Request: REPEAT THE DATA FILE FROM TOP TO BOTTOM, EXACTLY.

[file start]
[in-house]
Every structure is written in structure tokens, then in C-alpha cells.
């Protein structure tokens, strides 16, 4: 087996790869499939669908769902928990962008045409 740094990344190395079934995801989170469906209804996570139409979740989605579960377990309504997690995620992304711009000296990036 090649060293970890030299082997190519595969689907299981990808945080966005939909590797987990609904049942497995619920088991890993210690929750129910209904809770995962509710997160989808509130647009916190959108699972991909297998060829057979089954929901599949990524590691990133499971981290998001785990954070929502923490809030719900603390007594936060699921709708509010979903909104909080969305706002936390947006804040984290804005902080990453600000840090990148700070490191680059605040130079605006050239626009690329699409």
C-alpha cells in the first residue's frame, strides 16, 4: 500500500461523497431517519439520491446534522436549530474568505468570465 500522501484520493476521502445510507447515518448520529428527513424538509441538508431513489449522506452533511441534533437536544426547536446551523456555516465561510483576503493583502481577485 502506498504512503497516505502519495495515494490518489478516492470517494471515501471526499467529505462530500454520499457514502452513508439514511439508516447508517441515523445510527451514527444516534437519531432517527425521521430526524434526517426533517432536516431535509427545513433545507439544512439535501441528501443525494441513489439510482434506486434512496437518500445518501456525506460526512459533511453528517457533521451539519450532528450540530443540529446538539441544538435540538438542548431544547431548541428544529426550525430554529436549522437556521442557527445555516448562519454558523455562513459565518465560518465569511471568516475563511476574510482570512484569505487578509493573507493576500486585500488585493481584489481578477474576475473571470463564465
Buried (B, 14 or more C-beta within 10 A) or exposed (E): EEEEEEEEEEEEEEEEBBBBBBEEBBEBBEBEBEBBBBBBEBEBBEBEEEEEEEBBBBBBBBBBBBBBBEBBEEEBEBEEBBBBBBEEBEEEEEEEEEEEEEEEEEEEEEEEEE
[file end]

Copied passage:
[in-house]
Every structure is written in structure tokens, then in C-alpha cells.
């Protein structure tokens, strides 16, 4: 087996790869499939669908769902928990962008045409 740094990344190395079934995801989170469906209804996570139409979740989605579960377990309504997690995620992304711009000296990036 090649060293970890030299082997190519595969689907299981990808945080966005939909590797987990609904049942497995619920088991890993210690929750129910209904809770995962509710997160989808509130647009916190959108699972991909297998060829057979089954929901599949990524590691990133499971981290998001785990954070929502923490809030719900603390007594936060699921709708509010979903909104909080969305706002936390947006804040984290804005902080990453600000840090990148700070490191680059605040130079605006050239626009690329699409």
C-alpha cells in the first residue's frame, strides 16, 4: 500500500461523497431517519439520491446534522436549530474568505468570465 500522501484520493476521502445510507447515518448520529428527513424538509441538508431513489449522506452533511441534533437536544426547536446551523456555516465561510483576503493583502481577485 502506498504512503497516505502519495495515494490518489478516492470517494471515501471526499467529505462530500454520499457514502452513508439514511439508516447508517441515523445510527451514527444516534437519531432517527425521521430526524434526517426533517432536516431535509427545513433545507439544512439535501441528501443525494441513489439510482434506486434512496437518500445518501456525506460526512459533511453528517457533521451539519450532528450540530443540529446538539441544538435540538438542548431544547431548541428544529426550525430554529436549522437556521442557527445555516448562519454558523455562513459565518465560518465569511471568516475563511476574510482570512484569505487578509493573507493576500486585500488585493481584489481578477474576475473571470463564465
Buried (B, 14 or more C-beta within 10 A) or exposed (E): EEEEEEEEEEEEEEEEBBBBBBEEBBEBBEBEBEBBBBBBEBEBBEBEEEEEEEBBBBBBBBBBBBBBBEBBEEEBEBEEBBBBBBEEBEEEEEEEEEEEEEEEEEEEEEEEEE